“What’s going on in the employment market (the Bar)”
What’s going on in the market (the Bar)? It’s a question the Team and I are constantly being asked and in the spirit of the sharing of information, I emailed asking them to scratch their heads and provide some thoughts on what is occupying their time – the art of delegation never being lost on me!
And there’s plenty happening……
We’ve witnessed a significant increase in Chambers undertaking comprehensive strategic reviews of their leadership, staffing and clerking/practice management functions.
There are several key factors at play, staffing teams have often grown organically, with many becoming disjointed or needing to be reworked or streamlined to best meet evolving internal and external requirements. With such focus now on client care, roles have needed to be rethought, developed and job descriptions rewritten to meet the demands of increasingly diverse and sophisticated clients.
Many teams have also been operating at full capacity and are too small, needing to be expanded or put in to more formalised and focused groups, thus placing greater emphasis on teams with the skills capable of delivering effective practice management and importantly, meeting the demands of expanding business development functions.
Much of our work has focused on detailed reviews, advising on and creating new leadership and management roles and recruiting individuals and completely new teams. This looks set to continue as we see the Bar adopting a far more aggressive approach to configuring staffing teams.
Senior roles – shift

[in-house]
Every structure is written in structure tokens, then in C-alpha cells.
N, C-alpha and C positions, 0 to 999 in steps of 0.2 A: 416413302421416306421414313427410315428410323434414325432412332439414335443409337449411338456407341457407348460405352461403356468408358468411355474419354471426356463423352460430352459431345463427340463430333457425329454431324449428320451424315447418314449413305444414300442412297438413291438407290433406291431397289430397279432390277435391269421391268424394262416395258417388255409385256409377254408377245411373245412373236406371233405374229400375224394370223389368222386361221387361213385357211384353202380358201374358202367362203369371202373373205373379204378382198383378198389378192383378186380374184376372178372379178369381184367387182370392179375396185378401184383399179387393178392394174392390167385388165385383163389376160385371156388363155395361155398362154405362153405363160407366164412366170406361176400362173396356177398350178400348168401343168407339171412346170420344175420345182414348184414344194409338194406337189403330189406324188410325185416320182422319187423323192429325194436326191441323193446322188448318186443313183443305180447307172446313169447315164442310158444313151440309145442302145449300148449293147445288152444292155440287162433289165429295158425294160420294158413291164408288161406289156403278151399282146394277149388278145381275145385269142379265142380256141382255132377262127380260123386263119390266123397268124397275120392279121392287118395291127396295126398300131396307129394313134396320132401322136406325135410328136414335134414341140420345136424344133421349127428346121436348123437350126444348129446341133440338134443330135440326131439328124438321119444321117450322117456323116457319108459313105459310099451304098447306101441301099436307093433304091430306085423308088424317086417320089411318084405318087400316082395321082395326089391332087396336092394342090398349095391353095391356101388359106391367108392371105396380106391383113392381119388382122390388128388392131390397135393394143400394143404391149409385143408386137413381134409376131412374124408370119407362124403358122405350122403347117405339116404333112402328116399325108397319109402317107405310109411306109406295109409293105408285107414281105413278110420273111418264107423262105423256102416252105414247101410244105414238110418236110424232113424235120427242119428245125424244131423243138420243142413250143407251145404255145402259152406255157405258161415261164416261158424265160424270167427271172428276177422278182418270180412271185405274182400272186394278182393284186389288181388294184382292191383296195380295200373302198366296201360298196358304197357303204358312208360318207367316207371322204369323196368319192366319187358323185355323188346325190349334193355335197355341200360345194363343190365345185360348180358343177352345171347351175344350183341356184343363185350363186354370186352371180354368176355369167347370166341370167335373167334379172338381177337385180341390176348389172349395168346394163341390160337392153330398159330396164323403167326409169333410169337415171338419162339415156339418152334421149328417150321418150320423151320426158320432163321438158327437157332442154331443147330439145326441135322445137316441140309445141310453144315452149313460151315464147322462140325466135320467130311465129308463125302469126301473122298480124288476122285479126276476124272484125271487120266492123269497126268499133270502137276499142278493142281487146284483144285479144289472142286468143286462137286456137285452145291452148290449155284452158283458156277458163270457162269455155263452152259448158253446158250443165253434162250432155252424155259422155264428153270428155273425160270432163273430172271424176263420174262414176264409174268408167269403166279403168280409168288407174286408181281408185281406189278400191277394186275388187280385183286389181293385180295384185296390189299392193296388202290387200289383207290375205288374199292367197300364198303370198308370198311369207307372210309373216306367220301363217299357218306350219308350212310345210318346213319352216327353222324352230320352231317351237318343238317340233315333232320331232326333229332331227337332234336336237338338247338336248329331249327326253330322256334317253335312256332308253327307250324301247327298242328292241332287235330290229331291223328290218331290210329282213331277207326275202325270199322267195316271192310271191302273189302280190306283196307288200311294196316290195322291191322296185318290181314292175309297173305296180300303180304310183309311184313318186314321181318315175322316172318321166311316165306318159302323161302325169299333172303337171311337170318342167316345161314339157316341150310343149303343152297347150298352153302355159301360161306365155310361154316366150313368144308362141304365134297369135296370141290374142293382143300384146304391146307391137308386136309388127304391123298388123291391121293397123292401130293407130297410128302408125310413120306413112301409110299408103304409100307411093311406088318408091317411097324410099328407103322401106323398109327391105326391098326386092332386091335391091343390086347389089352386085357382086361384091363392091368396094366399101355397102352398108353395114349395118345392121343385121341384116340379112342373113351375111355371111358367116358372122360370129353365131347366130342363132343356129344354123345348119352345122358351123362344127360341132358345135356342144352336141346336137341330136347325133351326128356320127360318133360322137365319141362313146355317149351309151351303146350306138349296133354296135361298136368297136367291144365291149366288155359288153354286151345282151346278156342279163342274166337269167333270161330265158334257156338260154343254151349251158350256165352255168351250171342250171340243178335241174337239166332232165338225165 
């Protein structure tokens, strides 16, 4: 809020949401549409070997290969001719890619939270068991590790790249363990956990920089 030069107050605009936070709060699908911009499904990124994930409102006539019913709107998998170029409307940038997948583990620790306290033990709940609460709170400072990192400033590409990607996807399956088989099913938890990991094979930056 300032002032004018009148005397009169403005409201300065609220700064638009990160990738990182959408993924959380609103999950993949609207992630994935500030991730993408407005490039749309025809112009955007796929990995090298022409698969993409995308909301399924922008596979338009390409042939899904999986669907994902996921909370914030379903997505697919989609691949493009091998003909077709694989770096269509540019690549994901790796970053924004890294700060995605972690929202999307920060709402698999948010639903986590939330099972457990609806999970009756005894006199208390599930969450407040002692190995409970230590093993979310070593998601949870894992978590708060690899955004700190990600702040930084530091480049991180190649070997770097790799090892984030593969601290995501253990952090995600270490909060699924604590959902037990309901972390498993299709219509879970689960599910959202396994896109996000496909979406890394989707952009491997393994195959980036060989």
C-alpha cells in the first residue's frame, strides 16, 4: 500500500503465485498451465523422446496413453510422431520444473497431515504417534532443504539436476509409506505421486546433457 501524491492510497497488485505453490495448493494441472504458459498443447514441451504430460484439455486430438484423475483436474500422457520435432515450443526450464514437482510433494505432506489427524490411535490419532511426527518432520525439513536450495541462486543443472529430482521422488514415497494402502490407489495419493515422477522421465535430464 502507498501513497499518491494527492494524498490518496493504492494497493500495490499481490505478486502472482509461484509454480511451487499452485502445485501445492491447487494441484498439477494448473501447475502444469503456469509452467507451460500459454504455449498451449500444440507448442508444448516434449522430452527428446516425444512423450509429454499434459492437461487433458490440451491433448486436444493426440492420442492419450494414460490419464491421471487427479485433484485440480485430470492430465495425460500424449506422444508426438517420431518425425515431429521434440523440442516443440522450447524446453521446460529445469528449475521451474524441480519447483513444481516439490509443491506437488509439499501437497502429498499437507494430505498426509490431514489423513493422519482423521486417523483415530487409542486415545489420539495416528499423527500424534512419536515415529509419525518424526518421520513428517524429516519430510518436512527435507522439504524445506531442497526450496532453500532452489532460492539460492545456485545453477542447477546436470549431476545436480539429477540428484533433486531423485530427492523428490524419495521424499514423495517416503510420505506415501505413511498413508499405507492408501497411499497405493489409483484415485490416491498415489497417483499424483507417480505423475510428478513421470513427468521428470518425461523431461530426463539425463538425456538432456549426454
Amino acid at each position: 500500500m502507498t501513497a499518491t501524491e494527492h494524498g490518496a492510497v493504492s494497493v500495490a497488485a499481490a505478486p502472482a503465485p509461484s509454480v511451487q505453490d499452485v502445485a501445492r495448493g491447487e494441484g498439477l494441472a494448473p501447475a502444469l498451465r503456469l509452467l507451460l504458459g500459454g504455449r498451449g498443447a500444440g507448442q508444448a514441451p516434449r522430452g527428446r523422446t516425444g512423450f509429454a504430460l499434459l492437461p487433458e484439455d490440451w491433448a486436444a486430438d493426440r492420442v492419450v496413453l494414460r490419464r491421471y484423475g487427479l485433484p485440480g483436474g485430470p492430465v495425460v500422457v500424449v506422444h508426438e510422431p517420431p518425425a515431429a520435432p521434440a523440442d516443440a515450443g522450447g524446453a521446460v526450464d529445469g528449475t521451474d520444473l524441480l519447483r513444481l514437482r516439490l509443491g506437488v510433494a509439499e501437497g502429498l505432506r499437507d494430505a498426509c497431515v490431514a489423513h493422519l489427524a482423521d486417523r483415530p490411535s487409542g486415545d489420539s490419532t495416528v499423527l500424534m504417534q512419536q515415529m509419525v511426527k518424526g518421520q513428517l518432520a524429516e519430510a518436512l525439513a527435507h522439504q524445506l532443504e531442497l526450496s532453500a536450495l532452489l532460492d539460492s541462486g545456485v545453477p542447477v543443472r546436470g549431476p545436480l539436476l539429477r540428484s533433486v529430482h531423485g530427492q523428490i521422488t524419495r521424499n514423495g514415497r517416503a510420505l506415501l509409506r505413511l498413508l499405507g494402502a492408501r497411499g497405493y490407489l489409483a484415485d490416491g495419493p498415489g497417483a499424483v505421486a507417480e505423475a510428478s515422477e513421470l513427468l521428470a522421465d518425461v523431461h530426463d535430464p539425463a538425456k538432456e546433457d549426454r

There’s been a noticeable shift in Sets considering candidates and often filling senior roles from what may be considered ‘non-traditional’ talent pools. This is being driven in large part by the shifting nature of the Bar’s markets, a more aggressive approach to developing work and stronger leadership; this is most apparent where Sets are being led by individuals with experience gained away from the Bar. The effect has been that several senior roles have been secured by those with little specialist knowledge of a Sets main practice areas, but importantly by those with significant drive and the business development skills to be successful.
Hard work paying off
The Team agree that over the past 12 months we’ve seen the long-term work undertaken by the IBC across its education programmes really coming to fruition. We regularly witness how skills developed on the ILM course (in particular) and the confidence gained, reflects in the quality of applications we receive, with applicants now more than capable of holding their own during increasingly robust formal interview processes, which should be commended. The knock-on effect has seen an increased fight for the most talented individuals.
Recognising and developing talent